The main function of this prescription drug is the relaxation of the brain and body. The drug targets the GABA receptor sites in the brain and stimulates the secretion of the GABA neurotransmitter which slows down the nerve activities inside the brain. A slow down in the brain’s neural activity also induces relaxation on all parts of the body.

What are the short and long-term effects of Ativan?

Aside from relaxing the brain and body of the patient, there are other short-term and long-term effects associated with the use of this drug.

Short-term effects:

  • Relaxant effect
  • A feeling of lightheadedness
  • Muscle weakness
  • Disorientation
  • Loss of appetite

Long-term effects:

  • Suicidal behavior
  • Ataxia or low coordination and unsteadiness of the body
  • Asthenia or low body strength
  • Vertigo
  • Nausea and vomiting
  • Jaundice
  • Dysarthria or difficulty in speaking
  • Hypersensitivity to light and noise

Why is Ativan dangerous?

This prescription drug is dangerous for two reasons: (1) higher detrimental effects along with higher doses and (2) interactions with other substances.

When this substance is abused at higher doses, some of its severe adverse effects include dementia, suicidal behavior, coma, respiratory depression, thrombocytopenia or low platelet count, and agranulocytosis or decrease of granulocytes white blood cells.

Aside from that, the brain relaxant effect of this drug is magnified when combined with other neural depressants such as alcohol, antipsychotics, barbiturates, sedatives, narcotics, analgesics, antihistamines, anticonvulsants and anesthetics. Moreover, this drug causes fetal damage for pregnant women and is not suitable for nursing mothers.

What causes Ativan overdose?

Overdose with this prescription medicine occurs when one intakes more than what is prescribed or above the general dose of 2 to 10 mg a day. Likewise, excessive intakes in order to get quick results or for recreational purposes causes an overdose of this substance.

What are the signs of an overdose?

Here are some of the common signs and symptoms for the overdose with this medication drug.

  • Confusion
  • Slow reflexes
  • Disorientation
  • Experiencing deep sleep
  • Sudden unconsciousness
  • Uncontrolled muscle contractions
  • Involuntary eye movements
  • Bleary eyesight

How do you treat Ativan overdose?

The severity of the impact for the overdose of this medication depends on the patient’s present health condition, the presence of other abused substances, and the duration of overdose. Below are some of the treatments you can apply to alleviate overdose.

  • Dialysis
  • Washing out of the stomach
  • Administer intravenous fluids and monitor vital signs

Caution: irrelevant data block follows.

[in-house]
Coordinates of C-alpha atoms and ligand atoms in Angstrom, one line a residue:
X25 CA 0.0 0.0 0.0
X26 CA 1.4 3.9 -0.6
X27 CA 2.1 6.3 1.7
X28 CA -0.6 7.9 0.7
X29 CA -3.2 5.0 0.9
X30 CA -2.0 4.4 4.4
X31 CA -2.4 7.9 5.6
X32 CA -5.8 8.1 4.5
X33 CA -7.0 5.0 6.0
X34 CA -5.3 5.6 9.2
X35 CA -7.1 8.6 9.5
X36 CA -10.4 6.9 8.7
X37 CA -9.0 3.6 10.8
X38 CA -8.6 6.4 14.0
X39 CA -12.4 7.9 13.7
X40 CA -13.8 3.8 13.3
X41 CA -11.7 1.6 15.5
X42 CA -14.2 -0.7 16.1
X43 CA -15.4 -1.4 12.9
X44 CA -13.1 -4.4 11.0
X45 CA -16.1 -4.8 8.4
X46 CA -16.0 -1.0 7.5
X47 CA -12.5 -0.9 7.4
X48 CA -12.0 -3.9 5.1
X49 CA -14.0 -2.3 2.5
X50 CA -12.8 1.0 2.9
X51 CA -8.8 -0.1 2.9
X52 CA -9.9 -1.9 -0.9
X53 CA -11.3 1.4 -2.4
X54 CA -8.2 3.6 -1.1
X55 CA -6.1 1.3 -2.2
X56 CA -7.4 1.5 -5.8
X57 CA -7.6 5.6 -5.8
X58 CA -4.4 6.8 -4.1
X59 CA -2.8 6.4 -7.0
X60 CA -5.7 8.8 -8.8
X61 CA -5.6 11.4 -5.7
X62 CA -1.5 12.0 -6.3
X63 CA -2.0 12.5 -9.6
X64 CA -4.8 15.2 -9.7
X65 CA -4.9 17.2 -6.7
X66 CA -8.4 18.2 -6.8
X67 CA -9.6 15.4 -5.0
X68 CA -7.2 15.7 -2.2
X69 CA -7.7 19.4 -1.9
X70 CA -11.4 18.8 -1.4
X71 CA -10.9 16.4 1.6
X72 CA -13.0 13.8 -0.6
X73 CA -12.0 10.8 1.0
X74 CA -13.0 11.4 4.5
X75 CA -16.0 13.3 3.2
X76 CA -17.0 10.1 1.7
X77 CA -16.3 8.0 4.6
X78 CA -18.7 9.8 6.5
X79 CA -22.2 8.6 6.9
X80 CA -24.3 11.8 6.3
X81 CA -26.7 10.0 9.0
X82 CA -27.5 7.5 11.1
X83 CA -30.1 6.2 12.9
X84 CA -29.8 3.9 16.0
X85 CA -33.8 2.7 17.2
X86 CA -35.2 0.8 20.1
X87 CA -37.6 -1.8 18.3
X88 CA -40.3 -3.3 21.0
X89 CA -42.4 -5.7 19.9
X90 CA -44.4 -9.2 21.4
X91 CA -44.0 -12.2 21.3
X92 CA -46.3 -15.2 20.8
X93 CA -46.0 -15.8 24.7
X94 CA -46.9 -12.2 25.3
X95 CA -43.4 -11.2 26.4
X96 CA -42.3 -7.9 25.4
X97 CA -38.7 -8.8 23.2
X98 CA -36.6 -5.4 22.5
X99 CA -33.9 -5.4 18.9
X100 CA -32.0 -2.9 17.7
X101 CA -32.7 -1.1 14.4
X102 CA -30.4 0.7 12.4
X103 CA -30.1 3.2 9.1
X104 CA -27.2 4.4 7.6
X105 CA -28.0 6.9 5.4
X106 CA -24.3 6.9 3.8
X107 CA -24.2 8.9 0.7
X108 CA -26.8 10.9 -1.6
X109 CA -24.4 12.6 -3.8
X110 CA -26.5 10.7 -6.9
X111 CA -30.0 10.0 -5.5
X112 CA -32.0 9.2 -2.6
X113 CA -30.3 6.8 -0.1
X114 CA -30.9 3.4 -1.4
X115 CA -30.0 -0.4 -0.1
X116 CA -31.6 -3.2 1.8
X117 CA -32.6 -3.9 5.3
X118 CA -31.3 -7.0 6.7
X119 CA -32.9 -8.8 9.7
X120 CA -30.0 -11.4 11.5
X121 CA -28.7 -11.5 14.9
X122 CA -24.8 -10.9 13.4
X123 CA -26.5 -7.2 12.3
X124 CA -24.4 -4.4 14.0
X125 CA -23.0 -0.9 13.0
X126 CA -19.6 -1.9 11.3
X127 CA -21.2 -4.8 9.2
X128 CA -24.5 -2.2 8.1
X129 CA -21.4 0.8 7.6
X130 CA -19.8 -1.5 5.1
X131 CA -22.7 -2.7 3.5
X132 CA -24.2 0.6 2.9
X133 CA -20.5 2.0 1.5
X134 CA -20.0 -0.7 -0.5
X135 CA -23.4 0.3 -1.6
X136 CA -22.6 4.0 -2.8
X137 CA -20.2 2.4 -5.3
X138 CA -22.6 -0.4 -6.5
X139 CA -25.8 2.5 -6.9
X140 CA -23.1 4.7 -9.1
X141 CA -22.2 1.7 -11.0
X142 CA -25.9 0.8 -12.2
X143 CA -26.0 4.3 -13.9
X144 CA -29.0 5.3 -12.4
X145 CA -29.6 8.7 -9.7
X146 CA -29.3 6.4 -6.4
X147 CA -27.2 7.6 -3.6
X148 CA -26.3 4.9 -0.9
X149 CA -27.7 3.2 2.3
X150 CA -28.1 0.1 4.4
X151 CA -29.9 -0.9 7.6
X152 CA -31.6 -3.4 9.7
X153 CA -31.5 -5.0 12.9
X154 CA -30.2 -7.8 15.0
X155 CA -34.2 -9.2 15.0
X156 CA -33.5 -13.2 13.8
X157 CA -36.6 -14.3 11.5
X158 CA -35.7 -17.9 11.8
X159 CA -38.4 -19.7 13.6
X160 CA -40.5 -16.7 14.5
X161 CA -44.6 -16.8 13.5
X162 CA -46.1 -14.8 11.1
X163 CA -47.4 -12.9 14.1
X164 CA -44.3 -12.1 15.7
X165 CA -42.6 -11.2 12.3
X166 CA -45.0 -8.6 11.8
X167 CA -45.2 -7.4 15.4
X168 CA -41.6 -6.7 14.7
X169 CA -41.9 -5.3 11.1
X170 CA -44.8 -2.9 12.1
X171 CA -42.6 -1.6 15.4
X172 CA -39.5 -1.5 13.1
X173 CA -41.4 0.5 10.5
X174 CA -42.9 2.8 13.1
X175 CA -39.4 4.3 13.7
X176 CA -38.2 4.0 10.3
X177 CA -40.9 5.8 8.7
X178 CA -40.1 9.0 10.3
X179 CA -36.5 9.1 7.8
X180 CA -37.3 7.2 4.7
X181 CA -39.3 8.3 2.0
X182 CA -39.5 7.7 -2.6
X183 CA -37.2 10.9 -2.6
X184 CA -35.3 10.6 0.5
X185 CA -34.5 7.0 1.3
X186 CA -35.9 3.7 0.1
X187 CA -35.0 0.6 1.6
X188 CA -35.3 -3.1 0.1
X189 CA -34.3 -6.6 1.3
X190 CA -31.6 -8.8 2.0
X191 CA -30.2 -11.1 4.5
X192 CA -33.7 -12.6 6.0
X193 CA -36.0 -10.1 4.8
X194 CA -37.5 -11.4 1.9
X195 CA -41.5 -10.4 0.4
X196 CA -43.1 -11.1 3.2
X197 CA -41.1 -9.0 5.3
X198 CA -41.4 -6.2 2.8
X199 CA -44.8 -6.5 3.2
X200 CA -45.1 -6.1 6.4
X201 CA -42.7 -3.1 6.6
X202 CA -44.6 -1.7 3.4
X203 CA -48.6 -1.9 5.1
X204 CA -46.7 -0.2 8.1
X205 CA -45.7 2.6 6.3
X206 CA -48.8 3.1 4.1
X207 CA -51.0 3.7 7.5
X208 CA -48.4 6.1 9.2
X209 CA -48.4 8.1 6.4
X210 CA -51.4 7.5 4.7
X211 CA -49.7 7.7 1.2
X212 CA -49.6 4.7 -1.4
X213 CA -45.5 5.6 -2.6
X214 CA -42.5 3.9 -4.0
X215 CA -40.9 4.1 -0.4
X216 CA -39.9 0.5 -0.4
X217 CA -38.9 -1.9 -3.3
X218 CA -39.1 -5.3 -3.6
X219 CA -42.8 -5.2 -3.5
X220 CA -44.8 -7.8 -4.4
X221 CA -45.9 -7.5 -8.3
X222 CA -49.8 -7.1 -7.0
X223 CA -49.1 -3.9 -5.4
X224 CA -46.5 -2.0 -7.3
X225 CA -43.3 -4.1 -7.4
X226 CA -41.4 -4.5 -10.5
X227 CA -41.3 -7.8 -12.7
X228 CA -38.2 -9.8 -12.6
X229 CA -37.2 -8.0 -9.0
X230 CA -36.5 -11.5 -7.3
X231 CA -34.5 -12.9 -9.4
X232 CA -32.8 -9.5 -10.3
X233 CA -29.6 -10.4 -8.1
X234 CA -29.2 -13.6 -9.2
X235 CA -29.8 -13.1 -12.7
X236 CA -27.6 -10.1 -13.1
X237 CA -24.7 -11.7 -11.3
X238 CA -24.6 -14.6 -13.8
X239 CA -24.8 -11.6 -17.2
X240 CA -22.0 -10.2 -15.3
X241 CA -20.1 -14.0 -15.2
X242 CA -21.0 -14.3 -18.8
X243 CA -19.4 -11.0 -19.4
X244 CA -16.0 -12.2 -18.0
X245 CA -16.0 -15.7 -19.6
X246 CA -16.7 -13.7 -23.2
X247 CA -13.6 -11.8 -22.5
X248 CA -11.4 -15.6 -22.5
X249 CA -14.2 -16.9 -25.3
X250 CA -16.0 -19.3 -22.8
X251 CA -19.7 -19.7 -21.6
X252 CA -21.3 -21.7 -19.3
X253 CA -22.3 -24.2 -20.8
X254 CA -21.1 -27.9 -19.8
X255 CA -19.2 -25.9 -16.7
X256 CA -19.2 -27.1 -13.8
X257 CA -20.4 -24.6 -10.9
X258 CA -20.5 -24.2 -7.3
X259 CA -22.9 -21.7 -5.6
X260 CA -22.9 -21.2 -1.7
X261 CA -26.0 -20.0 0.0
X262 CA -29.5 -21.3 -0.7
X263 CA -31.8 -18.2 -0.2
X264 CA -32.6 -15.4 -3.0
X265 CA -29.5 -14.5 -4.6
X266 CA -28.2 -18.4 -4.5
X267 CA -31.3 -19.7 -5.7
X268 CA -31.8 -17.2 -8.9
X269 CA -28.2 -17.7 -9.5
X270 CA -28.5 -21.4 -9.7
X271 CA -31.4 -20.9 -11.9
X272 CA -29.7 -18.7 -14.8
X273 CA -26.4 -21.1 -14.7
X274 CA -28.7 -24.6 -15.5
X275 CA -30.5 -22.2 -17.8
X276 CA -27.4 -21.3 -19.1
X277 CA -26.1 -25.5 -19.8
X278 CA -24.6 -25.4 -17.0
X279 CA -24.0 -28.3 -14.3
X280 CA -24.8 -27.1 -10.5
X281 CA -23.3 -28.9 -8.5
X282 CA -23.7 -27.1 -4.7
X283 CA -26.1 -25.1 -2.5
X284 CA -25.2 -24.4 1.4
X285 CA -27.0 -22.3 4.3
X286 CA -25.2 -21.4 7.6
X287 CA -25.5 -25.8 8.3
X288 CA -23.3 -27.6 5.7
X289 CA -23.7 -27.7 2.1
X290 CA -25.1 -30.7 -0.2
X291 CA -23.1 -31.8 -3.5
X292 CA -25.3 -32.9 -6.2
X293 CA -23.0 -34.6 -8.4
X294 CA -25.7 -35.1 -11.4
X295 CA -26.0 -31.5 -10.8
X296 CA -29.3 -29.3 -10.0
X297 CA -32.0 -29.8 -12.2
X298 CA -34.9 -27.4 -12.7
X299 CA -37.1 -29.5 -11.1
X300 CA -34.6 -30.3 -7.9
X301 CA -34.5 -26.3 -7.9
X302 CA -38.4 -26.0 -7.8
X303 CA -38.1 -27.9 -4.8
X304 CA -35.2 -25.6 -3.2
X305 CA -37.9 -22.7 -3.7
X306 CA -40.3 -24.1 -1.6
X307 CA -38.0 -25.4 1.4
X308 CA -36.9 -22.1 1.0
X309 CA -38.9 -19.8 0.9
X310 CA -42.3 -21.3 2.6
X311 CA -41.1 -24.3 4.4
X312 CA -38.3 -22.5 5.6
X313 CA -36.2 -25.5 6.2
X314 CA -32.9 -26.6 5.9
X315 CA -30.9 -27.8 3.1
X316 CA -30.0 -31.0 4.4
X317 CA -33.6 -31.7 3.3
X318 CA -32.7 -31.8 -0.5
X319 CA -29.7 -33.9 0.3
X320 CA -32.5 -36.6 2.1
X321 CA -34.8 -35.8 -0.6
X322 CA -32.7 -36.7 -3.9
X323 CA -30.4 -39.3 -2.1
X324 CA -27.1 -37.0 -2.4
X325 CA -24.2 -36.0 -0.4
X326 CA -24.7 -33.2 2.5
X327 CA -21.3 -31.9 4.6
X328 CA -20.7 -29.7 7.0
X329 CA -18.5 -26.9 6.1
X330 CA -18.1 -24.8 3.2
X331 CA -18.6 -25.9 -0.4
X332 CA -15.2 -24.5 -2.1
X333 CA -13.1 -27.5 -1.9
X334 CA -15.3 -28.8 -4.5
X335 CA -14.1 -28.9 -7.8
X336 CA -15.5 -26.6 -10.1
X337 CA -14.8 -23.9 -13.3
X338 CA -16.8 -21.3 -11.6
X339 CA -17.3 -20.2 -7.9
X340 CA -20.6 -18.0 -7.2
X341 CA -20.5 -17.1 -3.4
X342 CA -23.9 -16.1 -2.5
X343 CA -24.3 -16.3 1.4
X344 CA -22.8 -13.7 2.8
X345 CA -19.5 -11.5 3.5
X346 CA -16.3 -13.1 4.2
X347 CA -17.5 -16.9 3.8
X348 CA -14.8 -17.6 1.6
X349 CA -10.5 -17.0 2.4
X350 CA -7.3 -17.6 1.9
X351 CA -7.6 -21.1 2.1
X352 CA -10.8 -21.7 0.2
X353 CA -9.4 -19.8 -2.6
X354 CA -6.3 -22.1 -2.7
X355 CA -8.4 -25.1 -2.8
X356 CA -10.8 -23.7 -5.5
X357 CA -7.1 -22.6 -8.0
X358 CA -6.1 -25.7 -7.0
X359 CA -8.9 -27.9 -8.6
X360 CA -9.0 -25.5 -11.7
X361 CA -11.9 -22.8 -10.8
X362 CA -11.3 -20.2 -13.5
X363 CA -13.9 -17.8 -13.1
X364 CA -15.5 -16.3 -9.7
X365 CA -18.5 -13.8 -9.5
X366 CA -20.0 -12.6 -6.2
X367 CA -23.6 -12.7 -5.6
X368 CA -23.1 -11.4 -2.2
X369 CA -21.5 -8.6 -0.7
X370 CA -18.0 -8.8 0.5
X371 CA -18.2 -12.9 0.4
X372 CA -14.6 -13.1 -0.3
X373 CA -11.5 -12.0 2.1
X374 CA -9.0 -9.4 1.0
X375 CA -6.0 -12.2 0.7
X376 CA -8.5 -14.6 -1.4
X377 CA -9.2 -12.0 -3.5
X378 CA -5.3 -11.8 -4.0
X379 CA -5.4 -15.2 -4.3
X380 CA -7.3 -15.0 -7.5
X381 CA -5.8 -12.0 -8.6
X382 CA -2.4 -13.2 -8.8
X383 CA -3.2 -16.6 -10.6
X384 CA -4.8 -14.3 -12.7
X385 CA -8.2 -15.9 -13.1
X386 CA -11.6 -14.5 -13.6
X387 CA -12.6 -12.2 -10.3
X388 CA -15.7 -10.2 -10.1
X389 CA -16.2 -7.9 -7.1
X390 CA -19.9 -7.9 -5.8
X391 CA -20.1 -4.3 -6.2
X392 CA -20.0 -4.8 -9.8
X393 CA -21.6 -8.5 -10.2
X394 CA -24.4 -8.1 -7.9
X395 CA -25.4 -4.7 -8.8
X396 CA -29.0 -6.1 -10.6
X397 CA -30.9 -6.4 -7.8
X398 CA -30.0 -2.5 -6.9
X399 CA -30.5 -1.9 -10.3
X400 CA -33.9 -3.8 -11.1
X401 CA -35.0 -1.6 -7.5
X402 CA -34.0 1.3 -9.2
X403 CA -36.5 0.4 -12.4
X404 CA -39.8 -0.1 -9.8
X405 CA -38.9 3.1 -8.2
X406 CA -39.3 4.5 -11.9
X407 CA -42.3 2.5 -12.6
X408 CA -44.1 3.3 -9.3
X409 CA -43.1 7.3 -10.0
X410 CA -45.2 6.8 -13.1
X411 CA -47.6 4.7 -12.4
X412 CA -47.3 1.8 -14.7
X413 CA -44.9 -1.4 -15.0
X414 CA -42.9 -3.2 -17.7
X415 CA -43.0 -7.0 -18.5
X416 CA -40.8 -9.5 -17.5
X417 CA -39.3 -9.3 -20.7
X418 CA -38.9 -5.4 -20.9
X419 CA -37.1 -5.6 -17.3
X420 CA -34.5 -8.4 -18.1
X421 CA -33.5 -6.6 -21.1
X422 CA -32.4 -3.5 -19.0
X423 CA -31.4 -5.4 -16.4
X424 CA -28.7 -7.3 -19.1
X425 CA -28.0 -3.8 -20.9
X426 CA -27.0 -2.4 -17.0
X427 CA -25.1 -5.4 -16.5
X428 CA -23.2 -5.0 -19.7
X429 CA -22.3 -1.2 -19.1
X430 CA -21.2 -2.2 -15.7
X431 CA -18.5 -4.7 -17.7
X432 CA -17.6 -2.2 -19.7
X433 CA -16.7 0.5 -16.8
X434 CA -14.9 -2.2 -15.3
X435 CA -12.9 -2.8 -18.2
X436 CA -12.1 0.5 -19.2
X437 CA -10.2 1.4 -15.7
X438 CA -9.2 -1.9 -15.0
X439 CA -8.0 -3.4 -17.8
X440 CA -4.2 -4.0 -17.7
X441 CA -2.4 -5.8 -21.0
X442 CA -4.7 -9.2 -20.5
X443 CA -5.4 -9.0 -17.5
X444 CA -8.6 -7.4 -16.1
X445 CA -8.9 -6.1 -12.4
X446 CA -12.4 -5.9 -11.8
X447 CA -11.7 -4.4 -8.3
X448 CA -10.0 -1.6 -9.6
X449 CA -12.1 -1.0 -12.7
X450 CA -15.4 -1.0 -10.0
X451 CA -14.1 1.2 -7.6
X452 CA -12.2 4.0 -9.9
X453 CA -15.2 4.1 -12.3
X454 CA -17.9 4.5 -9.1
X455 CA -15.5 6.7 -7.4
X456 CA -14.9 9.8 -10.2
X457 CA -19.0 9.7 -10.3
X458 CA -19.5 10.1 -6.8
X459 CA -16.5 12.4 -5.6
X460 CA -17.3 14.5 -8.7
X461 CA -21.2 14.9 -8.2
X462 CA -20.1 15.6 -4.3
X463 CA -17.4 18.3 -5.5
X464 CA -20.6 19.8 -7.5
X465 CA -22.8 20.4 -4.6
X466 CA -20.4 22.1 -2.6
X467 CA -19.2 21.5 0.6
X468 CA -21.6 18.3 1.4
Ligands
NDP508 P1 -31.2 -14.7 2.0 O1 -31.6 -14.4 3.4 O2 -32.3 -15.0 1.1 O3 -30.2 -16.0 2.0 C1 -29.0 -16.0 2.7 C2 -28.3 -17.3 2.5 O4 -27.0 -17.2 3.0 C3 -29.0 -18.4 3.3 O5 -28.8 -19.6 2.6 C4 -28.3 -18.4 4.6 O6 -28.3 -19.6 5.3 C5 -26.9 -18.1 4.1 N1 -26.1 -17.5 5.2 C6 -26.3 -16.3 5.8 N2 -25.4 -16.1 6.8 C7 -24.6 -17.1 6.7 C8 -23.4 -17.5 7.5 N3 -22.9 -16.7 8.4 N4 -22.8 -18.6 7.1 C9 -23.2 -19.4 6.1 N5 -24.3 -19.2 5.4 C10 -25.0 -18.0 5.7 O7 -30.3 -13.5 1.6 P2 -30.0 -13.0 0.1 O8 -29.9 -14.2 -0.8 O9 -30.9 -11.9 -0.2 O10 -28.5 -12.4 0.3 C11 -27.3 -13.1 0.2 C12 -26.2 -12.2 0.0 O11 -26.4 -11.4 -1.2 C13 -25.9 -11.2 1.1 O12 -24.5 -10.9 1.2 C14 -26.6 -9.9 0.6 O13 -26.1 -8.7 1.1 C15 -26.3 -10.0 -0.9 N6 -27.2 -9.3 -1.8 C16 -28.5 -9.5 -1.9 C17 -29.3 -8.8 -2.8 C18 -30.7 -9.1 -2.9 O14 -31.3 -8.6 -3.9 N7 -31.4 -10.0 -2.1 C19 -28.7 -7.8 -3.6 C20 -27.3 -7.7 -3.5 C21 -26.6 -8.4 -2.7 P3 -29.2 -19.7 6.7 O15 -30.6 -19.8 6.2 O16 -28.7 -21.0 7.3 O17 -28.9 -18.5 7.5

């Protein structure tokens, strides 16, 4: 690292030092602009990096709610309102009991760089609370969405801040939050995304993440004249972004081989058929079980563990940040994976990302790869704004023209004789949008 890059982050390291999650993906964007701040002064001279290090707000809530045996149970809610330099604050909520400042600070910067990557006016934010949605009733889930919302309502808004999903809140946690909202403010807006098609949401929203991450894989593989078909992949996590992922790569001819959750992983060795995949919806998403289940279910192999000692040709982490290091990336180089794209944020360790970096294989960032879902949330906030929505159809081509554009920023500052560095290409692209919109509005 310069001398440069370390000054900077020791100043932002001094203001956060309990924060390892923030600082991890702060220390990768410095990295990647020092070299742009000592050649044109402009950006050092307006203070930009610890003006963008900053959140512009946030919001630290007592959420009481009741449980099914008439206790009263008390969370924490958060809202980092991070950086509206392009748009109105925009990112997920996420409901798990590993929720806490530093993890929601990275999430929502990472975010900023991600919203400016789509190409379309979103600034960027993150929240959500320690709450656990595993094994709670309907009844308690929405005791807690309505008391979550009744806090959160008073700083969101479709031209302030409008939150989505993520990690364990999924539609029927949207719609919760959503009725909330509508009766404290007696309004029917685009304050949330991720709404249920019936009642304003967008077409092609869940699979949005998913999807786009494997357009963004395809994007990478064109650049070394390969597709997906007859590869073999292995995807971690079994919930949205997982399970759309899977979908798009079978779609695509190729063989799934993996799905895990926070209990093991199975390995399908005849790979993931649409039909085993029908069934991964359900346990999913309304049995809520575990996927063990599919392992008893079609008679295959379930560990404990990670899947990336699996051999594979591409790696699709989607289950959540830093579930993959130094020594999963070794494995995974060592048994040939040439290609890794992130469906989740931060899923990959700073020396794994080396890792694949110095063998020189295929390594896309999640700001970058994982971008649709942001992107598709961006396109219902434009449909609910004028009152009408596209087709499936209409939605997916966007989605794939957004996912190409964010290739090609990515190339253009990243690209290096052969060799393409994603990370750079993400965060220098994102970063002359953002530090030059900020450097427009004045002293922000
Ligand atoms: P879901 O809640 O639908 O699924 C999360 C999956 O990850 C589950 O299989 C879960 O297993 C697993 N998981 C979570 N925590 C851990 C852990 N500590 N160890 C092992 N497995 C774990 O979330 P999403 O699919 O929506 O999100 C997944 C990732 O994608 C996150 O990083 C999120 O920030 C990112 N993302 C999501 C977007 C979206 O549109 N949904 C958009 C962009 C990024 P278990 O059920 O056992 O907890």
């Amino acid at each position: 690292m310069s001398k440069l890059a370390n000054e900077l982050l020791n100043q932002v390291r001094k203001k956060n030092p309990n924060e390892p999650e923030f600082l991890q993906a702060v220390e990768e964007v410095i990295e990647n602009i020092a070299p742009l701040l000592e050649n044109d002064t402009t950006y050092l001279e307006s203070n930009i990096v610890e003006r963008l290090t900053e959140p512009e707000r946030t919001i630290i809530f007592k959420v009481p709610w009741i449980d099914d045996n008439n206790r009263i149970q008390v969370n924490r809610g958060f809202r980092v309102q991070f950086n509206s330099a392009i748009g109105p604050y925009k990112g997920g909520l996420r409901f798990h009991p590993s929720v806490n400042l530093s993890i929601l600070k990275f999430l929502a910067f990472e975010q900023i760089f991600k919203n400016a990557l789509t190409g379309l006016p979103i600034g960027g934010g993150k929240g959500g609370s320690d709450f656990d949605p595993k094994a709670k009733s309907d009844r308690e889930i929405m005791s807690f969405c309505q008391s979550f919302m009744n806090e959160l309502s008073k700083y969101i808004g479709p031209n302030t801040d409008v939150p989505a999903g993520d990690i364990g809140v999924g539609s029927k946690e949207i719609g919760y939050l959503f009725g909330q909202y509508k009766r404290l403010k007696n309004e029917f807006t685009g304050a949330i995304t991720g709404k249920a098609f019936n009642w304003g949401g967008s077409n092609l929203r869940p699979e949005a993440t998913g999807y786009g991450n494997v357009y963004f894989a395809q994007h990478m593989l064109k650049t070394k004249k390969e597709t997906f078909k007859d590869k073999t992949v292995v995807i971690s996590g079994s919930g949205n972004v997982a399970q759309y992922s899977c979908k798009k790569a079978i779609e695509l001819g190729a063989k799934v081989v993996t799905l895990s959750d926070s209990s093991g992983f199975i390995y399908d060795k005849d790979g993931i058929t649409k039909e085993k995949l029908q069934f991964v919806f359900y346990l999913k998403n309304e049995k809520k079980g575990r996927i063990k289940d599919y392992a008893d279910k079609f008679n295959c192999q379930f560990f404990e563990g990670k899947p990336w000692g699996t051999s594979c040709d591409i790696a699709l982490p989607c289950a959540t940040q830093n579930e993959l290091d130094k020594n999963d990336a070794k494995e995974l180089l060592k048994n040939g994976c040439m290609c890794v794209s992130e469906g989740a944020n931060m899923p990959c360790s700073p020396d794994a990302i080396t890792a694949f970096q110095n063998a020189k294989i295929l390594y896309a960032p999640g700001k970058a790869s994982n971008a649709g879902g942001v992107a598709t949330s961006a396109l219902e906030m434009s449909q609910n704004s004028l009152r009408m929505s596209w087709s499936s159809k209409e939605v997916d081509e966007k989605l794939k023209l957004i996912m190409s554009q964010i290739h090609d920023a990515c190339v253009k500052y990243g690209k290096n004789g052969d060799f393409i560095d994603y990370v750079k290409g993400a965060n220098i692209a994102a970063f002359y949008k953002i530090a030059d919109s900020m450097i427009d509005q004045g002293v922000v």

• Let the patient ingest activated charcoal to absorb some of the substances inside the body.
  • The patient can take flumazenil or romazicon to counteract the effect of the prescription drug.

What are the withdrawal symptoms from Ativan?

A person who overdoses with this prescription drug for more than 2 to 4 weeks becomes dependent on the substance. Sudden cessation from taking this drug, experiences the following withdrawal symptoms:

  • Irregular sleeping patterns
  • Irritability
  • Increased anxiety level
  • Panic attacks
  • uncontrolled sweating
  • inability to focus
  • frequent headaches
  • muscle spasms
  • insomnia
  • Unstable mood swings

How can you treat Ativan addiction?

Abuse of this drug is treatable. Treatment must be done step-by-step for complete recovery. You can consider the following steps for your treatment process:

  • Consult your medical personnel or clinician for a comprehensive guideline in order to recover from drug dependence.
  • Below are some of the drug medications to treat substance addiction:
    o Klonopin (Clonazepam): Minimize symptoms for short-acting substances. It is used to cure seizures, panic attacks, and anxiety. Intake should be controlled.
    o Phenobarbital: This drug is under the class known as “barbiturates”. It is used to minimize seizures and anxiety.
    o Buspirone (Buspar): It is an anxiolytic drug for it stimulates the production of serotonin in the brain.
    o Tegretol (Carbamazepine): This calms the brain and reduces anxiety.
    o Tofranil (Imipramine): This drug is under the tricyclic antidepressant group. It is used to cure depression and anxiety as a result of the addiction.
  • Reward System: A contingency management plan where sets of rewards will be given to the patients who avoid using this substance.
  • Cognitive Behavioral Therapy (CBT): A treatment process seeking to determine the variables causing drug abuse, risk reduction methods, and enhancing coping mechanisms.
  • Recovery Group: A community-based plan which allows the patient to meet other victims and have a sharing about their experiences and success.